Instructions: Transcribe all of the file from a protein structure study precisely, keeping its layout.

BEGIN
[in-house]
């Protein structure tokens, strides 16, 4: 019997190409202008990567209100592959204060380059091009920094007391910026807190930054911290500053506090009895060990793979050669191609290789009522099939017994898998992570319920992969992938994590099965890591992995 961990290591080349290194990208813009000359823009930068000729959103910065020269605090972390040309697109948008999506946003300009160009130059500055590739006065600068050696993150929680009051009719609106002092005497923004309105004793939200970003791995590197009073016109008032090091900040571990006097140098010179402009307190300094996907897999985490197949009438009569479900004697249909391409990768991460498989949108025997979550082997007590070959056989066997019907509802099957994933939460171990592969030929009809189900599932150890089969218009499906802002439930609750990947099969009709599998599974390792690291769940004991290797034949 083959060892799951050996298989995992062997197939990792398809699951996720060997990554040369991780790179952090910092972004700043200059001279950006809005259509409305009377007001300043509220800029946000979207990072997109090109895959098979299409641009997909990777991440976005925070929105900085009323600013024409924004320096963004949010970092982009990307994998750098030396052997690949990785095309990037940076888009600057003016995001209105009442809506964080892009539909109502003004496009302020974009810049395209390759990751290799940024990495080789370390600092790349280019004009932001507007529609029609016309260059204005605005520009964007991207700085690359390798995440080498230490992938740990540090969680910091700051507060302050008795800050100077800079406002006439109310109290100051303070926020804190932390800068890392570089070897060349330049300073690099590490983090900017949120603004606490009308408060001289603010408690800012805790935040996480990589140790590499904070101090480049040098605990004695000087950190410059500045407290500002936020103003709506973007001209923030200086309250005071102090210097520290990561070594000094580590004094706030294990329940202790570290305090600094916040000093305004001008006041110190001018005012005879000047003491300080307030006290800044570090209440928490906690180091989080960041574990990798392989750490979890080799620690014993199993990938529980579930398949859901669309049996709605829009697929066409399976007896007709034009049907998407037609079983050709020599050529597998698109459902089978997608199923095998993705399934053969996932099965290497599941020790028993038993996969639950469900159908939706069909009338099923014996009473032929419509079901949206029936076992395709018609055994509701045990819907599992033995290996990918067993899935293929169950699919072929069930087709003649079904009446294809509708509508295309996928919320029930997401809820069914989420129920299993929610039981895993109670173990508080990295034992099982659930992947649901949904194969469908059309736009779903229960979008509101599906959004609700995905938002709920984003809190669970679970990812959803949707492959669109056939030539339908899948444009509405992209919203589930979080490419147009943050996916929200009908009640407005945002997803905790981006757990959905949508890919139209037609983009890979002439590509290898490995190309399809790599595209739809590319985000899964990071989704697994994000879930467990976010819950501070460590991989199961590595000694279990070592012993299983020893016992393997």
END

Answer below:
[in-house]
């Protein structure tokens, strides 16, 4: 019997190409202008990567209100592959204060380059091009920094007391910026807190930054911290500053506090009895060990793979050669191609290789009522099939017994898998992570319920992969992938994590099965890591992995 961990290591080349290194990208813009000359823009930068000729959103910065020269605090972390040309697109948008999506946003300009160009130059500055590739006065600068050696993150929680009051009719609106002092005497923004309105004793939200970003791995590197009073016109008032090091900040571990006097140098010179402009307190300094996907897999985490197949009438009569479900004697249909391409990768991460498989949108025997979550082997007590070959056989066997019907509802099957994933939460171990592969030929009809189900599932150890089969218009499906802002439930609750990947099969009709599998599974390792690291769940004991290797034949 083959060892799951050996298989995992062997197939990792398809699951996720060997990554040369991780790179952090910092972004700043200059001279950006809005259509409305009377007001300043509220800029946000979207990072997109090109895959098979299409641009997909990777991440976005925070929105900085009323600013024409924004320096963004949010970092982009990307994998750098030396052997690949990785095309990037940076888009600057003016995001209105009442809506964080892009539909109502003004496009302020974009810049395209390759990751290799940024990495080789370390600092790349280019004009932001507007529609029609016309260059204005605005520009964007991207700085690359390798995440080498230490992938740990540090969680910091700051507060302050008795800050100077800079406002006439109310109290100051303070926020804190932390800068890392570089070897060349330049300073690099590490983090900017949120603004606490009308408060001289603010408690800012805790935040996480990589140790590499904070101090480049040098605990004695000087950190410059500045407290500002936020103003709506973007001209923030200086309250005071102090210097520290990561070594000094580590004094706030294990329940202790570290305090600094916040000093305004001008006041110190001018005012005879000047003491300080307030006290800044570090209440928490906690180091989080960041574990990798392989750490979890080799620690014993199993990938529980579930398949859901669309049996709605829009697929066409399976007896007709034009049907998407037609079983050709020599050529597998698109459902089978997608199923095998993705399934053969996932099965290497599941020790028993038993996969639950469900159908939706069909009338099923014996009473032929419509079901949206029936076992395709018609055994509701045990819907599992033995290996990918067993899935293929169950699919072929069930087709003649079904009446294809509708509508295309996928919320029930997401809820069914989420129920299993929610039981895993109670173990508080990295034992099982659930992947649901949904194969469908059309736009779903229960979008509101599906959004609700995905938002709920984003809190669970679970990812959803949707492959669109056939030539339908899948444009509405992209919203589930979080490419147009943050996916929200009908009640407005945002997803905790981006757990959905949508890919139209037609983009890979002439590509290898490995190309399809790599595209739809590319985000899964990071989704697994994000879930467990976010819950501070460590991989199961590595000694279990070592012993299983020893016992393997």